Working on motors became the kind of father-and-son bonding experience that he and his buddies — grandfathers now — treasured when they were boys. For him and Dad, that meant keeping the farm machinery and the rattletraps my family drove in what passed for peak condition. Or moving, at least. It seemed (still seems) to me that they had a genius for fixing big, greasy engines with baling wire, chewing-gum wrappers and bits and pieces scavenged from the rusty old implements and ghostmobiles permanently parked back in the shelterbelt. It’s a love that has never left him. He hates computers with a passion.

City kids did have some early advantages back in those days when children first nursed their need for speed. They could start out on two wheels, learning to balance their bikes on sidewalks and paved streets — and mastering that little rodeo move to jump the concrete curbs. We lacked that maneuver. No paving and no curbs. We just learned to fight loose gravel.

But we had an edge when came when it came to cars. We could master automotive motion out of town. In our earliest lessons, deep dusty ruts across farm fields held the tires nice and steady. By the time we graduated to county roads, there were two lanes but literally no traffic. Collisions were no risk at all. We could spot the occasional neighbor headed toward us by the cloud of dust visible from miles away — and get ready to practice the stoic two-fingered farmer’s salute that bound us as members of the tribe.

As our drivers tests approached, though, a bit of book learning was essential. By the time I showed up at the local sheriff’s office to apply for my full license, I’d never so much as navigated an entrance ramp onto the brand-new interstate highway. In fact, I’m not sure I’d ever had to stop at a stoplight. But I was already a pro at some peripheral skills they never tested: Watching for suicidal deer leaping onto the road late at night, say, or dodging hay bales tipped from a carelessly stacked wagon.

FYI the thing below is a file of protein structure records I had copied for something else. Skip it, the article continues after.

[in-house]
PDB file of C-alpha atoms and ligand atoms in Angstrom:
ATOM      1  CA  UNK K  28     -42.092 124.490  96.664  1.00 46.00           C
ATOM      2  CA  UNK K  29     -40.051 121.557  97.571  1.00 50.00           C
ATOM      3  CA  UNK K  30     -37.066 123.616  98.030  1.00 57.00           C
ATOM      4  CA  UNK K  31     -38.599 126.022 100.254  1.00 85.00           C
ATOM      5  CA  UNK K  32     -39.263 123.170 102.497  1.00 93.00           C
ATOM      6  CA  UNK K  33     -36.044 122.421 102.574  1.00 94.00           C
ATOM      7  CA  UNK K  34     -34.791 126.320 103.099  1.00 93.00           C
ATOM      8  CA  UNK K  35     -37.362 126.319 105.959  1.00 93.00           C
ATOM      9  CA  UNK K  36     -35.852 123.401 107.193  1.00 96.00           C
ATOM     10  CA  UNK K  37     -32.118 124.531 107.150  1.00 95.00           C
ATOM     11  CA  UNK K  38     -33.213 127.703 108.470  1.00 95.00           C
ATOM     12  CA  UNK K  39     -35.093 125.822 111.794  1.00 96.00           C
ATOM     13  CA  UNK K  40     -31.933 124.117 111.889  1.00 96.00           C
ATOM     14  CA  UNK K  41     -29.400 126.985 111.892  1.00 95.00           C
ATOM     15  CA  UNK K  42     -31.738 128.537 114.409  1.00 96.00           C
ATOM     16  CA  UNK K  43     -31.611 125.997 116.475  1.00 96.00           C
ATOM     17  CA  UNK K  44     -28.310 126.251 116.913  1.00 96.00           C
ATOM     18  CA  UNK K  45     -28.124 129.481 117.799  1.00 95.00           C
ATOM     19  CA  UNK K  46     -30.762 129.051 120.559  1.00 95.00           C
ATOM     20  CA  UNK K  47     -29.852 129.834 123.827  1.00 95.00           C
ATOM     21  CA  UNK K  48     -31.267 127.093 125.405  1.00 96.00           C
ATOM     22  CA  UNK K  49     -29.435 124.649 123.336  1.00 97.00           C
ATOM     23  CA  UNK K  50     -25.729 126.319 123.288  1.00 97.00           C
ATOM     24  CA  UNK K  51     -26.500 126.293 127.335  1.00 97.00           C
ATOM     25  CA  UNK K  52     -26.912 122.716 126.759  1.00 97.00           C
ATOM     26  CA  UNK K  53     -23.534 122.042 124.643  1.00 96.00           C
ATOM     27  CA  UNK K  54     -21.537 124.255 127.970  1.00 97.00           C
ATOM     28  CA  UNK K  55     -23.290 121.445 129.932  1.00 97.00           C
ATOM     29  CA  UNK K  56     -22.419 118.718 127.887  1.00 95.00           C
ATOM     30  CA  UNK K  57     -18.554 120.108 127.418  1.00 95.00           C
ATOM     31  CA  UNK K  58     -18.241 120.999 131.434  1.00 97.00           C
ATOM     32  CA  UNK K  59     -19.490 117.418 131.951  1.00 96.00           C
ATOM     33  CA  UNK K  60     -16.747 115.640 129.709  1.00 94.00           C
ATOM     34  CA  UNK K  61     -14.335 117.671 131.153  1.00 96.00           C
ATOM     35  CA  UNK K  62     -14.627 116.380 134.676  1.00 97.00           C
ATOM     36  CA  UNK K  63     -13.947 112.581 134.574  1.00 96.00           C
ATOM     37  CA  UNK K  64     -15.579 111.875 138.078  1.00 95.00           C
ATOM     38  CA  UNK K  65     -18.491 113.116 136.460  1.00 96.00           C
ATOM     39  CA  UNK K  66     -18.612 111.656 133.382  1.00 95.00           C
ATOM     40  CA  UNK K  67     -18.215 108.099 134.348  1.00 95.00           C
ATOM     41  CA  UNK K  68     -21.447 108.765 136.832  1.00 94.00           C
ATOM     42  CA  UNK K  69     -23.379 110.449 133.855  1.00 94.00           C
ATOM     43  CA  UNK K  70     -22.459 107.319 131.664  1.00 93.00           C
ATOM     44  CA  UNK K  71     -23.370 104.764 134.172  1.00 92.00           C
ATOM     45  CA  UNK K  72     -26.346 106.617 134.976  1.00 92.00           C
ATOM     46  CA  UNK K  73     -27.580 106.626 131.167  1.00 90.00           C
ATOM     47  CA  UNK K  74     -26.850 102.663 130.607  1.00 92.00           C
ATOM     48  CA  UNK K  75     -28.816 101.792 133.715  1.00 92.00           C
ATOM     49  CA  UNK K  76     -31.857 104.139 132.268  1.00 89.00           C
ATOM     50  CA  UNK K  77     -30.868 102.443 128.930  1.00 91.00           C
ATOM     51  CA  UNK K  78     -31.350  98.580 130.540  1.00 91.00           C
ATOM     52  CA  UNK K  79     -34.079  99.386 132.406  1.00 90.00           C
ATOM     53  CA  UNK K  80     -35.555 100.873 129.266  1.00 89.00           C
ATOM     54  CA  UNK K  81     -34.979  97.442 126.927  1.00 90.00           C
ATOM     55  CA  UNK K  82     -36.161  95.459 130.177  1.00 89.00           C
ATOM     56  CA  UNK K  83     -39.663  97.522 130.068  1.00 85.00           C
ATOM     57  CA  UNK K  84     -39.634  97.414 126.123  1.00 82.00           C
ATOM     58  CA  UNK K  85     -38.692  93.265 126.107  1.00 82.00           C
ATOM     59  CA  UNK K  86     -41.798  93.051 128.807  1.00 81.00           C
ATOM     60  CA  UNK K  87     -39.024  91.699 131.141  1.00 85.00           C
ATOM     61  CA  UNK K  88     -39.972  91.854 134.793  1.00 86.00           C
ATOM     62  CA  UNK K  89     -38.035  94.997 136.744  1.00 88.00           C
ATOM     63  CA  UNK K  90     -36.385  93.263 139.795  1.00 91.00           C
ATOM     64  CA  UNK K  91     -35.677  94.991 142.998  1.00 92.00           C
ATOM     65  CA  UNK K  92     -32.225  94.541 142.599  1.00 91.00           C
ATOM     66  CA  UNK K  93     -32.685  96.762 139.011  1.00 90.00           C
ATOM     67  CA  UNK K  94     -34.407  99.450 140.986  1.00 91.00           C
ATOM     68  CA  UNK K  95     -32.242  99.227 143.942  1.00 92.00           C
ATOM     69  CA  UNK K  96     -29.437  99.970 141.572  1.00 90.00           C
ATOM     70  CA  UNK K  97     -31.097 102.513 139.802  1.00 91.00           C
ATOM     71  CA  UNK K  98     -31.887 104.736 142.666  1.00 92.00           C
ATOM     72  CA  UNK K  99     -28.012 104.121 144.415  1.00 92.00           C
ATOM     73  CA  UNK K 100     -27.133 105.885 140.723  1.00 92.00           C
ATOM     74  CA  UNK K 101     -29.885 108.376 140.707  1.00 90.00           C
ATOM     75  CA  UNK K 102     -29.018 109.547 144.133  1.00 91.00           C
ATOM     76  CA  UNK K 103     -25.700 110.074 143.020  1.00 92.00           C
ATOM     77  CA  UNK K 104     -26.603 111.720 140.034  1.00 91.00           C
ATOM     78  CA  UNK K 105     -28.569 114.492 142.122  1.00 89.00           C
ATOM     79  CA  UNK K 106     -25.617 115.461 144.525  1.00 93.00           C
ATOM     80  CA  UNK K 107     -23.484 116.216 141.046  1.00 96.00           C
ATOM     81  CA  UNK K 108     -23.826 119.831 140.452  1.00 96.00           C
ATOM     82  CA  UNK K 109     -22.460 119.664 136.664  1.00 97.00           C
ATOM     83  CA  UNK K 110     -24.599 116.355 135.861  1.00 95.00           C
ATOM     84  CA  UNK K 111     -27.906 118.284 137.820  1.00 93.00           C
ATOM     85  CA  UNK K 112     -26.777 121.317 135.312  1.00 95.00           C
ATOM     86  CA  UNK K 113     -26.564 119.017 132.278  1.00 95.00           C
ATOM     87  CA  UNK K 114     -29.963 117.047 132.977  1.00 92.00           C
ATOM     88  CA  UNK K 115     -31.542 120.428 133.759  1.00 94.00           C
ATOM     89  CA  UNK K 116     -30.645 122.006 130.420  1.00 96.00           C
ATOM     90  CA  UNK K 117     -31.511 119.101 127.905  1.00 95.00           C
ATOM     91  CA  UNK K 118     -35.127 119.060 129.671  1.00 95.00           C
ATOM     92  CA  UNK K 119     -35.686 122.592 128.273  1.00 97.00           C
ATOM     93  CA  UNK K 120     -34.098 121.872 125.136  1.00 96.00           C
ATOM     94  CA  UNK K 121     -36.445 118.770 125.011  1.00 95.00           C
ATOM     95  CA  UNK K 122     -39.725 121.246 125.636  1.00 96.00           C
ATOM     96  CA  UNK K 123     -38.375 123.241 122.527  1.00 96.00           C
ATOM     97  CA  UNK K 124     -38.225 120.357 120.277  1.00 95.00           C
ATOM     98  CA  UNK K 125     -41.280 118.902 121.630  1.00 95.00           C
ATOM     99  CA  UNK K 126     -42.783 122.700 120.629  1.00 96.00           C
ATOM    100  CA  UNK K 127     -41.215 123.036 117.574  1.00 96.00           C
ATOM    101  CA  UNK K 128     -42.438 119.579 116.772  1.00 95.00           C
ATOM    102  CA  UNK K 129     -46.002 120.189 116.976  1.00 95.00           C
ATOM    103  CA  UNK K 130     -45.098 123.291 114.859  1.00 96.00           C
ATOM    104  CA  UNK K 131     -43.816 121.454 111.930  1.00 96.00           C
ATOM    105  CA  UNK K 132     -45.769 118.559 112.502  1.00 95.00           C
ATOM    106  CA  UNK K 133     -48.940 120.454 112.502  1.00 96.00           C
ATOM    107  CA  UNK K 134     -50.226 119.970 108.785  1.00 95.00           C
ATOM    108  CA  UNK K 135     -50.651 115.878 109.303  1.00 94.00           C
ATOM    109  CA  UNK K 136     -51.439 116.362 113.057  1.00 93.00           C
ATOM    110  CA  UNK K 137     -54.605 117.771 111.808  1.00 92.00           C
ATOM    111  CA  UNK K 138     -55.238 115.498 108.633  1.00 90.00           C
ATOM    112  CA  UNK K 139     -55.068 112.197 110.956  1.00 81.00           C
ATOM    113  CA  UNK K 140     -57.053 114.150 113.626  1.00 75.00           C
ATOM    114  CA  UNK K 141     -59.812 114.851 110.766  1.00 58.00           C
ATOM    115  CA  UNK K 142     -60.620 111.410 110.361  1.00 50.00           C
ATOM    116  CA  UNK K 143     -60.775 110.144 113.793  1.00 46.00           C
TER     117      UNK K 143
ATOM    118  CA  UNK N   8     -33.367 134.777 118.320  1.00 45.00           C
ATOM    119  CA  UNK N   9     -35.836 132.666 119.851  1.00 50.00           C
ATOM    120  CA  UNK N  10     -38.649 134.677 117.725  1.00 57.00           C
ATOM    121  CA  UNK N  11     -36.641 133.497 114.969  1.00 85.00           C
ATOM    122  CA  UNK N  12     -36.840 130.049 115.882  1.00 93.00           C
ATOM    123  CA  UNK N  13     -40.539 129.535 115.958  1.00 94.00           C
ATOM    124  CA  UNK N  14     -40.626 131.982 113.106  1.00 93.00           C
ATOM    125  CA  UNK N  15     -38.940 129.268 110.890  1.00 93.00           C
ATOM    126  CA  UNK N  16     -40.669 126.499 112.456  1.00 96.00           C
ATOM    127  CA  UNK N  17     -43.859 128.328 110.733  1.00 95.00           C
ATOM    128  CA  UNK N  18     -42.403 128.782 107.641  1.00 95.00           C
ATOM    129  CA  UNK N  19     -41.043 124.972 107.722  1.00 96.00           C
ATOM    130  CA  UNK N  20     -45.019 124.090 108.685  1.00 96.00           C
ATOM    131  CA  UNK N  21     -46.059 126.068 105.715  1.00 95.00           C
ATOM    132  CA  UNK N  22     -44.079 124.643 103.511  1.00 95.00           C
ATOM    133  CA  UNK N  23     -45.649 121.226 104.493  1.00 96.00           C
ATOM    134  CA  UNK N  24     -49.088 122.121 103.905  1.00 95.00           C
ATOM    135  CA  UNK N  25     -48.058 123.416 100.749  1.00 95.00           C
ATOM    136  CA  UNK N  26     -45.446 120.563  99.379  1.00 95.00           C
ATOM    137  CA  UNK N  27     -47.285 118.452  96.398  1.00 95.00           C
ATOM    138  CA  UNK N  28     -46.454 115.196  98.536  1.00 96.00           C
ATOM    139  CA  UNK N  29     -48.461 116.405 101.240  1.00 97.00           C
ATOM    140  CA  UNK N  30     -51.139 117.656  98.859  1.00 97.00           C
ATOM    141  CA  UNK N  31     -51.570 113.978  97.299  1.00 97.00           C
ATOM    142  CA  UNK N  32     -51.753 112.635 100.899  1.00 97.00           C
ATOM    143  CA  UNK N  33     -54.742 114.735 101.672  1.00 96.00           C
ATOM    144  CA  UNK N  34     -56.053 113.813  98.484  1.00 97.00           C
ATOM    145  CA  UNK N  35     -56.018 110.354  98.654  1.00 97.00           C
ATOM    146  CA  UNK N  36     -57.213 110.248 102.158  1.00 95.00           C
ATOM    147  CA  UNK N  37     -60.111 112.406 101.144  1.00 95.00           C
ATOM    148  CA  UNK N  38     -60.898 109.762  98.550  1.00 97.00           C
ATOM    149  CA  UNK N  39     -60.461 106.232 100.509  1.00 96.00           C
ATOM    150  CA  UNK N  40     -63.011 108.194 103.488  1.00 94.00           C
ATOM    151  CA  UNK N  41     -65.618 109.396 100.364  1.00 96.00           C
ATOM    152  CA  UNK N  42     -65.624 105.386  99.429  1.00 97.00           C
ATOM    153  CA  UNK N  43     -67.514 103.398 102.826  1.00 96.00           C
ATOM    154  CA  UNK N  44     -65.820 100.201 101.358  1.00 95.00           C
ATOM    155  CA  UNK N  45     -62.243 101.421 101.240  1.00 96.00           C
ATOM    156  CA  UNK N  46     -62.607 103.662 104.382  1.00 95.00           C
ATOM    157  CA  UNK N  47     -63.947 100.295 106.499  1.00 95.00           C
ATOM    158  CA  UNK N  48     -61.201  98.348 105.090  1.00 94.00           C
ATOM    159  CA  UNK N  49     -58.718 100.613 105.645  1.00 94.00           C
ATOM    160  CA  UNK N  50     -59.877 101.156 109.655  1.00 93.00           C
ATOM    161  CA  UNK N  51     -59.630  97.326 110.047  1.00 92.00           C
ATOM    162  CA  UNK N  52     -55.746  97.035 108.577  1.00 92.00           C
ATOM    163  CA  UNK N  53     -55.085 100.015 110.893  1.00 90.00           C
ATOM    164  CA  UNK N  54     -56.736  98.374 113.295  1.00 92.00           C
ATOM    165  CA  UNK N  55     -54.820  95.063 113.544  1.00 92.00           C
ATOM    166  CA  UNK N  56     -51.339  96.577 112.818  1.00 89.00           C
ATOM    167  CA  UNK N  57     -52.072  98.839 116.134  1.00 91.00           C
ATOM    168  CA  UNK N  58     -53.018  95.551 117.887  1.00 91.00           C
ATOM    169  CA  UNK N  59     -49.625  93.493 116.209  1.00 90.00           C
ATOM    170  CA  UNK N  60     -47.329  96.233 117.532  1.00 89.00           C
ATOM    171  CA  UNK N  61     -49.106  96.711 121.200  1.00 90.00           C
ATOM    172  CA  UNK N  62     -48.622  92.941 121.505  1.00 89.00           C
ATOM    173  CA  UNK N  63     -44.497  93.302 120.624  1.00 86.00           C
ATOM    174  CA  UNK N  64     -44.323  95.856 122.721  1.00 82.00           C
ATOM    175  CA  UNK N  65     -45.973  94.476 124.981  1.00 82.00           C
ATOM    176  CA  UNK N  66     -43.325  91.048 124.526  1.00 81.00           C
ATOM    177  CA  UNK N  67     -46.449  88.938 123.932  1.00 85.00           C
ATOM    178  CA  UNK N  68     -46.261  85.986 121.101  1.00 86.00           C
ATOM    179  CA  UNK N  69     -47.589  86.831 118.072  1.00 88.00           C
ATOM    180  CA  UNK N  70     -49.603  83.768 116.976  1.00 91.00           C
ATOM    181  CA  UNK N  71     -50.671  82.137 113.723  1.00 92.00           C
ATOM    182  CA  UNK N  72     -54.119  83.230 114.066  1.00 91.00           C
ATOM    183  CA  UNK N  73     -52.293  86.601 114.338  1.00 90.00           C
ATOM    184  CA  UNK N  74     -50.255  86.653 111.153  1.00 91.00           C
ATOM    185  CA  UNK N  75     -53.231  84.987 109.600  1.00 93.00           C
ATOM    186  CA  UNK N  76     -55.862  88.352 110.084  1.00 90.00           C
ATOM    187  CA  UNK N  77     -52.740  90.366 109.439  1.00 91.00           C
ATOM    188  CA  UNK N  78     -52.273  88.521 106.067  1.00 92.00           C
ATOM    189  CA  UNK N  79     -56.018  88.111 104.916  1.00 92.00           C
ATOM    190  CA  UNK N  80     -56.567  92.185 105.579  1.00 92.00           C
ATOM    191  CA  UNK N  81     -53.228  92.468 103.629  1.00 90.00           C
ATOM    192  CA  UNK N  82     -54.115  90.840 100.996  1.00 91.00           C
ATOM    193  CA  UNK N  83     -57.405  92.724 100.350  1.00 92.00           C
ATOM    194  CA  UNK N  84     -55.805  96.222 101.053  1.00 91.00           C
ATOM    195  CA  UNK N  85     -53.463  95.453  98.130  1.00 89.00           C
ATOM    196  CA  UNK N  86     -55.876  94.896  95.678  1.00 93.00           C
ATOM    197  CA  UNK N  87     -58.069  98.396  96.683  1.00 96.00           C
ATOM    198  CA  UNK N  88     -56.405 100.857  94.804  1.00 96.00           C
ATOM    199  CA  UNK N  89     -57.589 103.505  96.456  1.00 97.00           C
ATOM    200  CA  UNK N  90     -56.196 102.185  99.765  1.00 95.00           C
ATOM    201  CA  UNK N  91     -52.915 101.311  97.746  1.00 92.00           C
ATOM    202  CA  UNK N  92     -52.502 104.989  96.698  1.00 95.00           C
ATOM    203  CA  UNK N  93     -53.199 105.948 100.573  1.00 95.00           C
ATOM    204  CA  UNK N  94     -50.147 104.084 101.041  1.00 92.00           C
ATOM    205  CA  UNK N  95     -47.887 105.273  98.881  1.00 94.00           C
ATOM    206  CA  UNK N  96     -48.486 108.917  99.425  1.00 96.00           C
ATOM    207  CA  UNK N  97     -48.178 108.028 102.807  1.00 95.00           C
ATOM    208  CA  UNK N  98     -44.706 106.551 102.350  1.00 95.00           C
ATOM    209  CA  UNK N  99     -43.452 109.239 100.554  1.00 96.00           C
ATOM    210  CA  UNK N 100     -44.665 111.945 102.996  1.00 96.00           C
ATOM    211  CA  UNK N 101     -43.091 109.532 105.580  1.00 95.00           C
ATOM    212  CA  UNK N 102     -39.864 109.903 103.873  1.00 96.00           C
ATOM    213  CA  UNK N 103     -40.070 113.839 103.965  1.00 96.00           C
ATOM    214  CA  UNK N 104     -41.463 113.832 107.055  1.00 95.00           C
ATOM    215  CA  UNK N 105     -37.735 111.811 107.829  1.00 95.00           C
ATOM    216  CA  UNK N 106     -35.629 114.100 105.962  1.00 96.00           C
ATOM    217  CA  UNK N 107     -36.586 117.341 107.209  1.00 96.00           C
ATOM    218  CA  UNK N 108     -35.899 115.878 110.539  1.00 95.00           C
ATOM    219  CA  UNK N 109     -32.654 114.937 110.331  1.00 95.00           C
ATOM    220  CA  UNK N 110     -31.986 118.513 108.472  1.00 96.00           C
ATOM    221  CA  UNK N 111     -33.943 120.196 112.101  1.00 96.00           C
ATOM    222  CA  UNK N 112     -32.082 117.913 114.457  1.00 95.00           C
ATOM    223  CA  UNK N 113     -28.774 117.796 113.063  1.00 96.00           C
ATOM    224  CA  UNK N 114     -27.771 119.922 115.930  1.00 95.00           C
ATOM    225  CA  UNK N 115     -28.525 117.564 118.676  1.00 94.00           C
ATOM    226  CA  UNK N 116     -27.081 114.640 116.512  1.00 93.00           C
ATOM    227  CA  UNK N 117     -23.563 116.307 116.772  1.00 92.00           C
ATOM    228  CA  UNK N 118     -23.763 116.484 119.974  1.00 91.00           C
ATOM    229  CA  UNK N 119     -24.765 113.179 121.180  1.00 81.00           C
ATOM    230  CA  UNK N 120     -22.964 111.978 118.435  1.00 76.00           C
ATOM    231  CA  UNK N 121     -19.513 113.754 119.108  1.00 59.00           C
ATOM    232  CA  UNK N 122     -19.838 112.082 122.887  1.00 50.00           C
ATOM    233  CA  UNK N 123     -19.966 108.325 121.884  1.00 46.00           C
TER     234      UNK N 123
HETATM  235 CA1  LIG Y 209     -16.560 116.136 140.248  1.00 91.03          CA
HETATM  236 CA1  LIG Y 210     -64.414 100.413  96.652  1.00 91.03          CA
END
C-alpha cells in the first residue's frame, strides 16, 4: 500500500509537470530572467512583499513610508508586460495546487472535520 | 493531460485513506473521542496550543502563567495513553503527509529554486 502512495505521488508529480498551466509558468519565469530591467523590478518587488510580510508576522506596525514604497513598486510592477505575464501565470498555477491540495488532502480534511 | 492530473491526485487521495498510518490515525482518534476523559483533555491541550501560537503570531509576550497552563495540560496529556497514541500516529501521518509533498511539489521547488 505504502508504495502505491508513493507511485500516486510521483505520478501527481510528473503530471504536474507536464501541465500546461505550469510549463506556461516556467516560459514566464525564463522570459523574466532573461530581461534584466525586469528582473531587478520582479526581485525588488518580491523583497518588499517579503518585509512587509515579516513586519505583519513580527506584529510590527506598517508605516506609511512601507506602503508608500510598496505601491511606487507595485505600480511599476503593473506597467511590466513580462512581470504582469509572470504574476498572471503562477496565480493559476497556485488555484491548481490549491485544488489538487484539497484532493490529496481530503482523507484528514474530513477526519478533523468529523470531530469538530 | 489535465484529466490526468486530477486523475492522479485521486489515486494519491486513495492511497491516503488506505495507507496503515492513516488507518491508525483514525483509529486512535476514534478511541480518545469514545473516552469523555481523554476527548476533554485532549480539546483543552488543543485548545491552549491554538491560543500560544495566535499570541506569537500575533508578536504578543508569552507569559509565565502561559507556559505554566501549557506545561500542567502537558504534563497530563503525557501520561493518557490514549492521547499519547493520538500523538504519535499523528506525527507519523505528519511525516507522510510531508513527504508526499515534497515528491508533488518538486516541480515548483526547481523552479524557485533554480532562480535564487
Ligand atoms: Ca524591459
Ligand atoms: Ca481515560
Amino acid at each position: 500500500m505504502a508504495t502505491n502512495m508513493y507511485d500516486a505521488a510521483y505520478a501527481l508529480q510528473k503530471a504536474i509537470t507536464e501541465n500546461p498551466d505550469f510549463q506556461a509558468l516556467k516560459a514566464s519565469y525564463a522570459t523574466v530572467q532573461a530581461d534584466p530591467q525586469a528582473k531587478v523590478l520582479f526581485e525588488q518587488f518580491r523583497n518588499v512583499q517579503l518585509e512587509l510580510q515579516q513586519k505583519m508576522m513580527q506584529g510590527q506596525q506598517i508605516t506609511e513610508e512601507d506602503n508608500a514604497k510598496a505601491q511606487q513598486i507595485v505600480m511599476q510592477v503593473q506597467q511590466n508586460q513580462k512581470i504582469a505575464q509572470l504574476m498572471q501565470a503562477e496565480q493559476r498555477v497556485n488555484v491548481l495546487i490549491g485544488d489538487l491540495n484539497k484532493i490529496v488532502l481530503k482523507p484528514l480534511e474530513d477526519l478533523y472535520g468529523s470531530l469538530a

I polled some Facebook friends the other day about their own experiences. Setting aside those law-abiding folk who waited until drivers ed class in their teens, they shared a bunch of memories that made me smile. Several confessed, like me, to being dumpground drivers. Others cited cemeteries, where anyone who witnessed their early blunders was guaranteed to stay forever silent. Some practiced with a parent in barren parking lots on Sunday afternoons. And then there was the apparent majority: tractors, tractors and more tractors.

Ellen, a farm girl, recalled, “It was out in the field with a truck that would get progressively fuller. How many farm kids fell into a daze between hopper loads … only to be startled into total concentration by the loud whistling, yelling and waving of arms from the other end of the field by the dad driving the combine?”

Robin: “I learned out in the pasture. ‘Use the brake and don’t touch the accelerator and don’t break an axle on the prairie dog holes.’”

Kent: “Field and pasture road driving — learning courtesy of wheel ruts has its advantages. I learned a lot about acceleration, shifting and braking without the stress of total steering control.”

Cher: “My uncle, 8 years older than I, taught me to drive on the little-used airport runway in Bowman. In a Volkswagen bug. I was about 10.”

Ellyn: “I drove farm machinery when I was so light they tied me in the seat. The few times I had to stop, I’d jump on the pair of brakes on either side of the gear box so they took. John Deere A and B, combine, windrow, baler, etc. The car was easy!”

Nancy: “Dad took me to the Capitol grounds on Sundays with our 900-foot Chrysler station wagon, with fake wood side panels, of course!”

But Larry — an import — topped us all with his hair-raising tale from a very different childhood: “In Southern California, we learned to drive on the Ventura Freeway. During rush hour. In a torrential rain. All of us.”

NANCY EDMONDS HANSON: After Thought — Social Security … Now It’s Personal

Almost exactly 50 years ago this week, I got the first big shock of my more-or-less adult life. I was handed my very first paycheck … and it wasn’t all there.

I’ll bet you remember that moment, too. You’d put in your time for some agreed-upon sum — for me, a buck-something an hour — and multiplied your reward out in your head, planning exactly how many record albums, gallons of gas and boring necessities you’d spend it on.

But rather than the expected amount in the high double digits, the prize finally in your hands fell considerably short of what you’d expected.

Welcome to the world of payroll deductions. Back then, Old Age, Survivors and Disability Insurance — Social Security — was the furthest thing from my mind. I was more interested in acquiring “Sergeant Pepper’s Lonely Hearts Club Band” than squirreling away one single penny for some theoretical “golden years.”

The missing money didn’t really amount to much, looking back — 3.9 percent for OASDI and 0.5 percent for Medicare (introduced just the year before) — but still, it stung. I mourned my missing $3.20, just a quarter shy of covering the vinyl LP I so coveted.